(Dow Jones) Lincoln Financial Advisors Corp. must pay more than $4.3 million to a group a 22 investors who accused a manager at the firm of "selling away," according to a securities arbitration ruling.
A Financial Industry Regulatory Authority panel wrote in a decision on September 27 that Lincoln Financial Advisors was "negligent in not preventing" a manager in its Salt Lake City, Utah office, from using an outside business to raise money from investors. Lincoln Financial Advisors, a unit of Lincoln National Corp. (LNC), had "ample opportunity" to prevent the conduct, which occurred for nearly a year, the panel wrote.
"Selling away" occurs when a broker solicits clients to buy securities that aren't offered by his or her firm, and doesn't obtain the firm's approval. Regulators typically view the practice as a violation of securities laws.
The brokerage manager, Scott B. Gordon of Utah, became the chief executive of Healthright, Inc., a software development company, in 2005, according to the ruling. He identified himself as Healthright's chairman and chief executive on emails from his Lincoln account, which also included Healthright's address and phone number.
Two Healthright investors sent a written complaint to Lincoln in 2006, according to the ruling. That's when the company allegedly first discovered the activity, says Mark Pugsley, a securities lawyer in Salt Lake City. "The fact that they didn't discover it within the first five minutes is the shocking part," says Pugsley. The manager, he says, ran Healthright from his office at Lincoln Financial.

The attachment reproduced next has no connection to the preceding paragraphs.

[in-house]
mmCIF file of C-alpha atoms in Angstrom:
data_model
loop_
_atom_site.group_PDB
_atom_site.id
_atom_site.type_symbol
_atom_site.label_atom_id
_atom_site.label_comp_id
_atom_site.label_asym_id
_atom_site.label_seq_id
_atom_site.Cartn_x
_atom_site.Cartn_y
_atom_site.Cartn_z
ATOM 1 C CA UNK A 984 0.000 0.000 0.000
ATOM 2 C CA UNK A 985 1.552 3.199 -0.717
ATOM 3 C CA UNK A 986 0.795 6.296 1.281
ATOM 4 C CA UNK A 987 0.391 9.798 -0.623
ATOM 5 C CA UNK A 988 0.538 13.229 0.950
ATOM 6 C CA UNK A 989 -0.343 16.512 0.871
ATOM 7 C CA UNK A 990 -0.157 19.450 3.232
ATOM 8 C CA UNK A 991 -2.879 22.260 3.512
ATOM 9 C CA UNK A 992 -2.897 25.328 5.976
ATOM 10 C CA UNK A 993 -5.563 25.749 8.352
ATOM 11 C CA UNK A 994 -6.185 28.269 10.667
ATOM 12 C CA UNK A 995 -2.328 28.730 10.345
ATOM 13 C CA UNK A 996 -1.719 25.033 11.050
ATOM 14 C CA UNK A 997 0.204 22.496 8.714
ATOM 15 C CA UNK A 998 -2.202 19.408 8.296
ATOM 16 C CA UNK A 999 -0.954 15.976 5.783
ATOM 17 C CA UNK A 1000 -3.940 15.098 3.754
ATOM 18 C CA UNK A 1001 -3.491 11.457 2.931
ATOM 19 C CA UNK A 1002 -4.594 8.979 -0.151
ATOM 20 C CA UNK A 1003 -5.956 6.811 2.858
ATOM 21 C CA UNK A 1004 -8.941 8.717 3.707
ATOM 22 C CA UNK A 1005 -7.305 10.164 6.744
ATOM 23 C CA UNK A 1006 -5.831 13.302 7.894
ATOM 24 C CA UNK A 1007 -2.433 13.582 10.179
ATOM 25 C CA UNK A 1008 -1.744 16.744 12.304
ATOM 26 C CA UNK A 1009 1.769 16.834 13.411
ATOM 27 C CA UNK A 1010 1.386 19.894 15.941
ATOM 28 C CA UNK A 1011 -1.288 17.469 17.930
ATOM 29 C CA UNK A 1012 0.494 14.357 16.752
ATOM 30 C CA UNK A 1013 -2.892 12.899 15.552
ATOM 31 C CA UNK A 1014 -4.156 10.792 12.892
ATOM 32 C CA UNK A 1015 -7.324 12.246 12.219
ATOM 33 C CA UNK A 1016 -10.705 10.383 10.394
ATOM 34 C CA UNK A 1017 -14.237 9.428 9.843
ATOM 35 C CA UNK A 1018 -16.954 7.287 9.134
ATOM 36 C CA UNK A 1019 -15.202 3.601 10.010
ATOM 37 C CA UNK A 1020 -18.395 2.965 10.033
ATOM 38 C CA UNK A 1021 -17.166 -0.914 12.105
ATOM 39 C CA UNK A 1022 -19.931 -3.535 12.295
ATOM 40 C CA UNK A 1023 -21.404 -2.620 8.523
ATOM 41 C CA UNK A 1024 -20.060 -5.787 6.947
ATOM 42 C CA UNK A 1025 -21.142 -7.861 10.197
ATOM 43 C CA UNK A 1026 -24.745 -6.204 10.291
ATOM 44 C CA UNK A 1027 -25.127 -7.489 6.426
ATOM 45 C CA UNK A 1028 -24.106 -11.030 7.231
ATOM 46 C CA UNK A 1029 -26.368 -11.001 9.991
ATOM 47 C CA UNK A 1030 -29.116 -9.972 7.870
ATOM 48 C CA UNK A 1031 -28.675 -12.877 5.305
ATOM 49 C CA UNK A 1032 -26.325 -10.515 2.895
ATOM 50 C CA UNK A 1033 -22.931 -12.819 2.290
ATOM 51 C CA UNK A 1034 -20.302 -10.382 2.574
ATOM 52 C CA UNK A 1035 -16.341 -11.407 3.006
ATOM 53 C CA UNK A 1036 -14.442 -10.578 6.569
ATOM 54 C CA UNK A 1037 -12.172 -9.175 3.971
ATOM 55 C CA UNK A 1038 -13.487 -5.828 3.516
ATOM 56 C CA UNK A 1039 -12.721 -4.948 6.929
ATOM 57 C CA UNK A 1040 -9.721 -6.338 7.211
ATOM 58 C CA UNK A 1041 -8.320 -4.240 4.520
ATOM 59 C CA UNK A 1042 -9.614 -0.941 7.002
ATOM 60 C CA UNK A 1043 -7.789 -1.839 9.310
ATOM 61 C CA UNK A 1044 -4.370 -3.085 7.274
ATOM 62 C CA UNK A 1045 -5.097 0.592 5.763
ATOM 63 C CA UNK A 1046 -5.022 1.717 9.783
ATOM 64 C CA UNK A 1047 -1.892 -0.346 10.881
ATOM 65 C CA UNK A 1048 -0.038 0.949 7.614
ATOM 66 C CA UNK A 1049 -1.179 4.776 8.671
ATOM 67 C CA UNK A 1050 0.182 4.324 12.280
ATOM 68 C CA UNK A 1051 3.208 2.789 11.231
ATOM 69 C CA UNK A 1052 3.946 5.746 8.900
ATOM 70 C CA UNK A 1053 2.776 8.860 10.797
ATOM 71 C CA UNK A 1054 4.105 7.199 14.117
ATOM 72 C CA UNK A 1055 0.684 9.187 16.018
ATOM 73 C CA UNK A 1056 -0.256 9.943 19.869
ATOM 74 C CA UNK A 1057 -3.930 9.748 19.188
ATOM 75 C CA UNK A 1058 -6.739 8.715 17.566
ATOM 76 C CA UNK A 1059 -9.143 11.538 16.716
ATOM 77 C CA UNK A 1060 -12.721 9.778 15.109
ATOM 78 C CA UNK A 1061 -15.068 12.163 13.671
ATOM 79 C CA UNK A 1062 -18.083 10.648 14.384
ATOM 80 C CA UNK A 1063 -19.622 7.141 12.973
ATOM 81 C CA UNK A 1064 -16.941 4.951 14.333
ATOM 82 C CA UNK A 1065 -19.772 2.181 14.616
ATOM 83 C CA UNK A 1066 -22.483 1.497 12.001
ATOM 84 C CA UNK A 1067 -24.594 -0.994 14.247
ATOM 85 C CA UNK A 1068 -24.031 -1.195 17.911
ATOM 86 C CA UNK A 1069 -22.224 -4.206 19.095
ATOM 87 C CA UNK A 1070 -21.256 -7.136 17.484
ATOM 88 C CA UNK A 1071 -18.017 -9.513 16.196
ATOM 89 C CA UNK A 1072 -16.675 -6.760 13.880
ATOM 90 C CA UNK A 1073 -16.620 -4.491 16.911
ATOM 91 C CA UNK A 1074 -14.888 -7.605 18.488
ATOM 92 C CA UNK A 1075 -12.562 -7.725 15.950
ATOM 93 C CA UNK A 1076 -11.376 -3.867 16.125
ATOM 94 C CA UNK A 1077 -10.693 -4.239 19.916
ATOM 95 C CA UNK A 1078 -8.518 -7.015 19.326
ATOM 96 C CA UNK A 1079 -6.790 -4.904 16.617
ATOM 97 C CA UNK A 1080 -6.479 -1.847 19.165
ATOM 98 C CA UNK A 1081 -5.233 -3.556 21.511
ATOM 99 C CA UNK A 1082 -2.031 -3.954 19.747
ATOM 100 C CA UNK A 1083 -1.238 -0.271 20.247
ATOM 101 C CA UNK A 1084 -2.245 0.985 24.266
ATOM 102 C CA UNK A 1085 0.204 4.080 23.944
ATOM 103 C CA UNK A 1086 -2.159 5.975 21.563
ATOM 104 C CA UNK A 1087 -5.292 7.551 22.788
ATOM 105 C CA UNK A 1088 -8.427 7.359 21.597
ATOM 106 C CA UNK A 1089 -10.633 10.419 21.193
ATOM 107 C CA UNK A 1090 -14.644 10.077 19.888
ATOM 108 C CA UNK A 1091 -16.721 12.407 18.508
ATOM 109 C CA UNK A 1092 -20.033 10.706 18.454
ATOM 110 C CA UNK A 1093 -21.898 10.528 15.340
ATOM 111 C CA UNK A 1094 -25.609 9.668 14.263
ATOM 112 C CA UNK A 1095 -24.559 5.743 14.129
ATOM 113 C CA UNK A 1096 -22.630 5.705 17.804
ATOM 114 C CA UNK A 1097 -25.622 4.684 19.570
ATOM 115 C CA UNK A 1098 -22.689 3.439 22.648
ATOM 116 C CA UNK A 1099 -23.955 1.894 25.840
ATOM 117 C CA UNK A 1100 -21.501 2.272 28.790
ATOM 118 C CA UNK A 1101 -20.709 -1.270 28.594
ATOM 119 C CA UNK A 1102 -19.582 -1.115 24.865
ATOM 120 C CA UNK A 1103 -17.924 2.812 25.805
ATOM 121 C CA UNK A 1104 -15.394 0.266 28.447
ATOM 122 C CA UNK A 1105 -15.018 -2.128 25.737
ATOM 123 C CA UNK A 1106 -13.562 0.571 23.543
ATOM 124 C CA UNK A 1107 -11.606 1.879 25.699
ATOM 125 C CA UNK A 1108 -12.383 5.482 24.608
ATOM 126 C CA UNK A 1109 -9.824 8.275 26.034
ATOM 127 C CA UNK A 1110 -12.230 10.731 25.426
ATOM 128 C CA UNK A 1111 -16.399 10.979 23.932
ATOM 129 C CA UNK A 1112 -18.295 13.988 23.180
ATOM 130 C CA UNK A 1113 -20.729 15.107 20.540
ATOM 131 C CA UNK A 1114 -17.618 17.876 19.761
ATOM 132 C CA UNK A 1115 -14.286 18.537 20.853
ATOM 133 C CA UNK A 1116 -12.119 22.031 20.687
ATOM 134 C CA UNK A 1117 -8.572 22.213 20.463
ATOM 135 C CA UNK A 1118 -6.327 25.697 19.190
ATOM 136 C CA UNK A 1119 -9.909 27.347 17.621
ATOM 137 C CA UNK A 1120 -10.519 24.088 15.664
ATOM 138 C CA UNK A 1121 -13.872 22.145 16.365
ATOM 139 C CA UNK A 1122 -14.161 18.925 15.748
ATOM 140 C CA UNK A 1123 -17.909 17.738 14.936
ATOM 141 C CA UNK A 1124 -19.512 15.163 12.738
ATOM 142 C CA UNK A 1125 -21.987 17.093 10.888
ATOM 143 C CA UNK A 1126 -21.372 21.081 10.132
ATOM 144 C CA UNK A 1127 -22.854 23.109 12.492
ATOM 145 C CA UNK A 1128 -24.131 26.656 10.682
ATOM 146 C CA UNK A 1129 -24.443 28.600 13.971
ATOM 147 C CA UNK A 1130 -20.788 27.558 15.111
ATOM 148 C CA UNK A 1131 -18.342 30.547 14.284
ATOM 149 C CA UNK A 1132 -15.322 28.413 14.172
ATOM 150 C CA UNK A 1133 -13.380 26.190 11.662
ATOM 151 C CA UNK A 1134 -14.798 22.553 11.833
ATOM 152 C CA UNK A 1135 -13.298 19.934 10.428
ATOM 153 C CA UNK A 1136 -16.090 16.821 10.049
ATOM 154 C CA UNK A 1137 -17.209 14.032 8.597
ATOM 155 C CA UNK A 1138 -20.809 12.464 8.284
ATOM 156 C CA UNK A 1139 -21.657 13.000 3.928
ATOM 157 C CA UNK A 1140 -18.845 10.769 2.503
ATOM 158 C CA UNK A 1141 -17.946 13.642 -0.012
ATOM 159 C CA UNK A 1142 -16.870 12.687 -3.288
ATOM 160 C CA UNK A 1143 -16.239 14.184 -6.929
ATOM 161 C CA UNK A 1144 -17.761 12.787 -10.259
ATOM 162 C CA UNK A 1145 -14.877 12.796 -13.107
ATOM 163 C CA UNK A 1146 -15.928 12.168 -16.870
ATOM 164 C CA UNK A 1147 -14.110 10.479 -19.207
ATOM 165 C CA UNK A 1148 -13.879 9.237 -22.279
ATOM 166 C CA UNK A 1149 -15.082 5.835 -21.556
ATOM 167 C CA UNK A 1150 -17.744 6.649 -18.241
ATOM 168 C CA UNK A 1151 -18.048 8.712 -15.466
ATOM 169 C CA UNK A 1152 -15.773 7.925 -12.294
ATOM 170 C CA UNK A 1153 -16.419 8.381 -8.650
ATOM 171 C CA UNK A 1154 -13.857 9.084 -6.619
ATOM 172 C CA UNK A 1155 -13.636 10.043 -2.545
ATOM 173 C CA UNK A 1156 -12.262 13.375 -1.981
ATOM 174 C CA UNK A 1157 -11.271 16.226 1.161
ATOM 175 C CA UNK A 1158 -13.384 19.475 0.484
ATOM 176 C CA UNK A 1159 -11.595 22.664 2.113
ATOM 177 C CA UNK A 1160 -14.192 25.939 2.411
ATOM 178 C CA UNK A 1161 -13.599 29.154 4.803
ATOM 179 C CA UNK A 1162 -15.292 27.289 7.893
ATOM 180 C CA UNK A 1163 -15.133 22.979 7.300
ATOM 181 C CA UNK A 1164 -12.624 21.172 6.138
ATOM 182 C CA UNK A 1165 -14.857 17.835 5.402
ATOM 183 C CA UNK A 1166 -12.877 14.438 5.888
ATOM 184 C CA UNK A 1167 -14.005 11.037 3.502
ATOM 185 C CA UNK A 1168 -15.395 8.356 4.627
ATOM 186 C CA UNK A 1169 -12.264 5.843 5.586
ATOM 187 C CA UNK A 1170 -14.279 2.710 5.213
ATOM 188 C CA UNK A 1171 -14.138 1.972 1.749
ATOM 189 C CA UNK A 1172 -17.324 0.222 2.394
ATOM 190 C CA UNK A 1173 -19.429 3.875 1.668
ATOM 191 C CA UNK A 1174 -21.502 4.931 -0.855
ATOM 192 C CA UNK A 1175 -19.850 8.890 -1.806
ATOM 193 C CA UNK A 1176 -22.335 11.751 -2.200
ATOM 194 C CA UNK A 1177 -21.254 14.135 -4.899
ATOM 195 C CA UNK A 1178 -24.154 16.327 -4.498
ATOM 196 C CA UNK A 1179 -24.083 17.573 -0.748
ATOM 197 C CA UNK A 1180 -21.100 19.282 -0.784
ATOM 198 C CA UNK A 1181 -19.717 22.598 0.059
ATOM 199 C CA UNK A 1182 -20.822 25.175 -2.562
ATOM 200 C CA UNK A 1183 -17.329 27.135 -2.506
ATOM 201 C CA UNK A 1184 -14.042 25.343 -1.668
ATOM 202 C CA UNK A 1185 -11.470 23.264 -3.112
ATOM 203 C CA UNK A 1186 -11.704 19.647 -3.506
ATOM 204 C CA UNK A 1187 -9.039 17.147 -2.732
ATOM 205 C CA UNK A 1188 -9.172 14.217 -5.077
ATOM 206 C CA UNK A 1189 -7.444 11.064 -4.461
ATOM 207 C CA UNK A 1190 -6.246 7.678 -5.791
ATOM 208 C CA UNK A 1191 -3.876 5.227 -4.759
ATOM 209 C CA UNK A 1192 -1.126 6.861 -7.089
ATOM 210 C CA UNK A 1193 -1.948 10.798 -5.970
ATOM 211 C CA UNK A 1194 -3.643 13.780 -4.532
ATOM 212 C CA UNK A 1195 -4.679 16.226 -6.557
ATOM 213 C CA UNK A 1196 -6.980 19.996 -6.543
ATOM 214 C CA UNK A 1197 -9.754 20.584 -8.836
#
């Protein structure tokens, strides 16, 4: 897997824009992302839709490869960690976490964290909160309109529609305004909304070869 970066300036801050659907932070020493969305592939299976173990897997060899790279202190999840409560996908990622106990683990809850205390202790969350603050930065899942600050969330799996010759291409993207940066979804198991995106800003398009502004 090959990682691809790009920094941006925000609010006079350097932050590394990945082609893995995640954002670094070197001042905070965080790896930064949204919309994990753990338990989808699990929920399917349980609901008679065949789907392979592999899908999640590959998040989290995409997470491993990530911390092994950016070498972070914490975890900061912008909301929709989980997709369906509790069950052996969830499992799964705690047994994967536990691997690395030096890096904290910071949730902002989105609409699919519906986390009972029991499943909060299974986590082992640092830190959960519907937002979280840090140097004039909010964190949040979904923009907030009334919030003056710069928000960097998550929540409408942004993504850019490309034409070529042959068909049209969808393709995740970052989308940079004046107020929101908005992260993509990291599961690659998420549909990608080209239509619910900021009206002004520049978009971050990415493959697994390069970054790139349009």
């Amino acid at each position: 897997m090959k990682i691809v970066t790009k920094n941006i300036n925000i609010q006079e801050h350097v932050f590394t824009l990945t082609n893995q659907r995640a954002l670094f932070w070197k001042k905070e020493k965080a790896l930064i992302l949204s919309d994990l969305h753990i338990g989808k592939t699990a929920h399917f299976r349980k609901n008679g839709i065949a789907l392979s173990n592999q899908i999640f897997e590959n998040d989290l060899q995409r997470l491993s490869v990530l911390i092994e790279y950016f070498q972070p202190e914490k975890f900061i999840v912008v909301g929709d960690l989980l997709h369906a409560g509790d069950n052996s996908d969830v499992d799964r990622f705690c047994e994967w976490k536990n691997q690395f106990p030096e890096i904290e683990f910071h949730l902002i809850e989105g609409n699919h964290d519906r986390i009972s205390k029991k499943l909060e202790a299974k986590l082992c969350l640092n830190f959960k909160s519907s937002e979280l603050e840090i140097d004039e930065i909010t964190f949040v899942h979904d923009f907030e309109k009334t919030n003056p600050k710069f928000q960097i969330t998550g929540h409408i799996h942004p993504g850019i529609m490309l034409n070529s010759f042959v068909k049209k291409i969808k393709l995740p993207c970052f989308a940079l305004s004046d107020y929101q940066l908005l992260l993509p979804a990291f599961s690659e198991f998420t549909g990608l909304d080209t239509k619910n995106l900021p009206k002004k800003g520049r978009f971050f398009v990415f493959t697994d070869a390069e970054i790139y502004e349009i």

Gordon submitted a request to Lincoln Financial to conduct an outside business activity, but it wasn't approved nor denied, according to the panel's decision. Gordon "ceased to be" Healthright's chief executive in May, 2006, according to the ruling. In June, 2006, Grant Gifford, a claimant in the case and Healthright investor, attended a board of directors meeting and discovered alleged misstatements and omissions made by Gordon, among other things, according to the ruling.
FINRA barred Gordon from the securities industry in 2008.
All the investors in the case were part of a limited partnership, Healthright Partners, LP, which was one of two claimants that filed the case under their names. Gifford, the second claimant, also loaned money to Healthright in his personal capacity, according to Pugsley.
A Lincoln Financial spokesman declined to comment.
Efforts to locate Scott B. Gordon were unsuccessful on Wednesday.